Condition & Grading of Coins
Why Grade Coins?
Most collectors prefer coins in the best condition possible, for obvious reasons. A coin in mint condition will retain more of the fine detail of the original engraving, ancient coins are easier to read in better states of preservation, and there is generally more pleasure in owning a coin in almost perfect original condition than a worn specimen.
There are less "old" coins in mint condition than in worn condition.
Value Depends on Condition
These two factors combine, low supply and high demand, so that prices for perfect condition coins are higher than for similar worn coins. In many cases, coins worth hundreds of pounds in mint state might be almost worthless in worn condition.
For many years dealers and collectors have used an almost universal scheme for describing coin grades. There are some differences between different national grading systems, but these are mainly boil down to differences in the descriptions used, rather than any real underlying differences.
Weak striking sometimes needs to be taken into consideration. A weakly struck coin in mint condition might show less detail than a better struck coin in only EF condition.
With hand hammered coins, such as ancient coins, many were struck off-centre, and well centred coins are usually preferable to off centred ones. This relates more strictly to the original state of the coin, rather than its preservation, but remains an important part of the description of the overall state of the coin, and therefore affects its desirability.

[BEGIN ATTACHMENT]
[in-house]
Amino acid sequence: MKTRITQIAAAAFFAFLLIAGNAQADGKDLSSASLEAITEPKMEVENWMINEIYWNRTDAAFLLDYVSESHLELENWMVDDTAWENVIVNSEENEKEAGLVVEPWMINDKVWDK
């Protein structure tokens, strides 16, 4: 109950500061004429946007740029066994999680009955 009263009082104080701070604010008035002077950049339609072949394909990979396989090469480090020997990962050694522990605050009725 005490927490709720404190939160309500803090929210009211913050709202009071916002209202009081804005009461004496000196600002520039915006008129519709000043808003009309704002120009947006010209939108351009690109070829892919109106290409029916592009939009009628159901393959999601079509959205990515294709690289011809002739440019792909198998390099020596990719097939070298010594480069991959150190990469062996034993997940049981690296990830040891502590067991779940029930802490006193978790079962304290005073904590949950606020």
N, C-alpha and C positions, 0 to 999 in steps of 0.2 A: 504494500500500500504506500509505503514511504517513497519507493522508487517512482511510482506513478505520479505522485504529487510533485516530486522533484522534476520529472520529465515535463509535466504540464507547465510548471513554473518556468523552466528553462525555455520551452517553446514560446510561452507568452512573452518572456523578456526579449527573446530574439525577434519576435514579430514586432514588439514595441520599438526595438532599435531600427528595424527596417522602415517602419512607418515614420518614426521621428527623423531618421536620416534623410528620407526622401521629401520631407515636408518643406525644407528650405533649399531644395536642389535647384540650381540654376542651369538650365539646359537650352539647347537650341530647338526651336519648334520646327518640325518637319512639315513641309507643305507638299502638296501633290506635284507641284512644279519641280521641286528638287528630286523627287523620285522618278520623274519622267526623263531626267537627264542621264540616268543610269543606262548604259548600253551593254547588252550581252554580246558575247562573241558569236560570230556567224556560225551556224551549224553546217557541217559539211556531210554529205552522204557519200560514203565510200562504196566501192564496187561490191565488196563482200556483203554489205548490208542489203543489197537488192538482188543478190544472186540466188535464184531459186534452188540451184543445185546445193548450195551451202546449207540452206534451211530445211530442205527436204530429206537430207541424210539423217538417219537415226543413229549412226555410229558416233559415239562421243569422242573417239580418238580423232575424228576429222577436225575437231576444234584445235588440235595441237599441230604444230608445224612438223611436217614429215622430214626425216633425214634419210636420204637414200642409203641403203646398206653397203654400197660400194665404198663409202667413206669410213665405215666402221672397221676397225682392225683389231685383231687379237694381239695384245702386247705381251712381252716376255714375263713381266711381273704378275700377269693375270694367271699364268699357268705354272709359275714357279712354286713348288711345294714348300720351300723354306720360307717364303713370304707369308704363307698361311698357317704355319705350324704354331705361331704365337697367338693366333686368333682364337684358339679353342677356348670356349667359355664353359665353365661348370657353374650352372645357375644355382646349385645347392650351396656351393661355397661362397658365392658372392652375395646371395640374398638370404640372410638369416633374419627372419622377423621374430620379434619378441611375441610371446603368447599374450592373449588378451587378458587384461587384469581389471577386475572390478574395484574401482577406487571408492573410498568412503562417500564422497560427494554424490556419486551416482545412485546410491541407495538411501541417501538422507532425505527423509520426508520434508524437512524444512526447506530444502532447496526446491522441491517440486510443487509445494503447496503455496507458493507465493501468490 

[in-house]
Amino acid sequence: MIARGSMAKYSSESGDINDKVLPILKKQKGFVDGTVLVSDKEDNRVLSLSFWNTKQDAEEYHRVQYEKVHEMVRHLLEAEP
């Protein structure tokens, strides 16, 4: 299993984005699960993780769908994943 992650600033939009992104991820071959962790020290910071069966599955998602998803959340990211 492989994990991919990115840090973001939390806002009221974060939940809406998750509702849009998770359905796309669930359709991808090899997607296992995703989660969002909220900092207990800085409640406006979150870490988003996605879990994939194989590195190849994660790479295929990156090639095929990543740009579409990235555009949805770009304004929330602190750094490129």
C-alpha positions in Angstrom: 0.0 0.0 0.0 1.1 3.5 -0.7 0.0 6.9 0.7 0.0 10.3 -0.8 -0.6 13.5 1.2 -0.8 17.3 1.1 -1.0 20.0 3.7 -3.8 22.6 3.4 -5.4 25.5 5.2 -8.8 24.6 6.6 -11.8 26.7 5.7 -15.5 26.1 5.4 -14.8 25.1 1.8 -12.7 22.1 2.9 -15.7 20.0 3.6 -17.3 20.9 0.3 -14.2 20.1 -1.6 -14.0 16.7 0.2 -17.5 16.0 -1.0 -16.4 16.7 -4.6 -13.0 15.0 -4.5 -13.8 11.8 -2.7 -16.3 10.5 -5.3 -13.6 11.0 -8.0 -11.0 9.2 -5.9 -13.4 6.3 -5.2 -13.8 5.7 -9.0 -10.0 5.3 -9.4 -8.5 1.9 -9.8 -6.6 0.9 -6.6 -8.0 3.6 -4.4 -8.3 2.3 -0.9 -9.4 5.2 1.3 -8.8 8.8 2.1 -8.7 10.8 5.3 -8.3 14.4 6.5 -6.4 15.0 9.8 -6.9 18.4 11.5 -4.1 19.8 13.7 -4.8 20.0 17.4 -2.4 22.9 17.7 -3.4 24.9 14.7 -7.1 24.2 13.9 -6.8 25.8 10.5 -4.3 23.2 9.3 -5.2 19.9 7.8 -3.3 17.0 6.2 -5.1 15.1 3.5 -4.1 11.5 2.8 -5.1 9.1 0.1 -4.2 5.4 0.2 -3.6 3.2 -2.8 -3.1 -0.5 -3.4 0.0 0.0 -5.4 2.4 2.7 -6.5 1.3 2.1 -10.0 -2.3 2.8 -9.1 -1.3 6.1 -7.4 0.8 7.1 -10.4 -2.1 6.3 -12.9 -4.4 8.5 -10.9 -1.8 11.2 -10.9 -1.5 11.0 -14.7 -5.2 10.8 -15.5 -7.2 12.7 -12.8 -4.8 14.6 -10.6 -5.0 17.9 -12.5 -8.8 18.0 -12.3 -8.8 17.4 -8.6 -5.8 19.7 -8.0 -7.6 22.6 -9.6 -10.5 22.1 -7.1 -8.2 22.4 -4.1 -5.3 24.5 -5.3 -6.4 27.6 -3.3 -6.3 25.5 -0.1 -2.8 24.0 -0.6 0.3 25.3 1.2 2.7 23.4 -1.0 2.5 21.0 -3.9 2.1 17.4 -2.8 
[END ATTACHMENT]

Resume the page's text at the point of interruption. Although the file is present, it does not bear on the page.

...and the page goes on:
Most dealers and collectors use "shorthand" abbreviations for grades, both in speech and in print.
The table which follows, or similar, can be found in most decent coin catalogues.
|Absolutely flawless, without any wear scratches or fingerprints.
|In new condition as issued by the mint, but not necessarily perfect
|As uncirculated, and bright. Sometimes used as type description meaning "non=proof" or superior normal.
|Slight surface marks or slight wear visible on close inspection.
|Some wear on the raised surfaces, but still retaining much detail.
|Considerable wear on the raised surfaces, all main features still sharp.
|Very worn, but all inscriptions and main features distinguishable.
|Poor or Worn
|Very worn, some features or lettering worn away.
Proof is not a grade, but a term for a specially struck coin, often with matt design against mirror finish background, produced originally as pre-production samples, now often marketed for collectors.
Although "good" is used in American grading meaning a coin which is not good, we use it in connection with the above terms, so that, for example, "good Fine" means "better than Fine".
Almost or About
We use "almost" or "about" to mean "not quite as good as", so for example "almost Fine" means "not quite Fine".
Art Not Science
It is important to realise or remember that grading is not a precise science. Opinions about grade will vary between individuals. Even expert dealers will grade a coin differently on different days. Grading is an attempt to achieve a reasonably standard set of descriptions, mainly to facilitate trade between collectors and dealers especially when dealing by mail order or telephone.
Most professional dealers try to grade consistently. When selling by mail order, most dealers allow a reasonable approval or return period, ours is 7 days. We try to grade accurately and consistently, partly from pride, but also from the very practical viewpoint that we would prefer customers not to return coins, it creates much less work for us if our customers are pleased with the coins they receive, and wish to keep them.
Grading, Independent Coin Grading Services
A slighlty imperfeect answer to a perennial problem.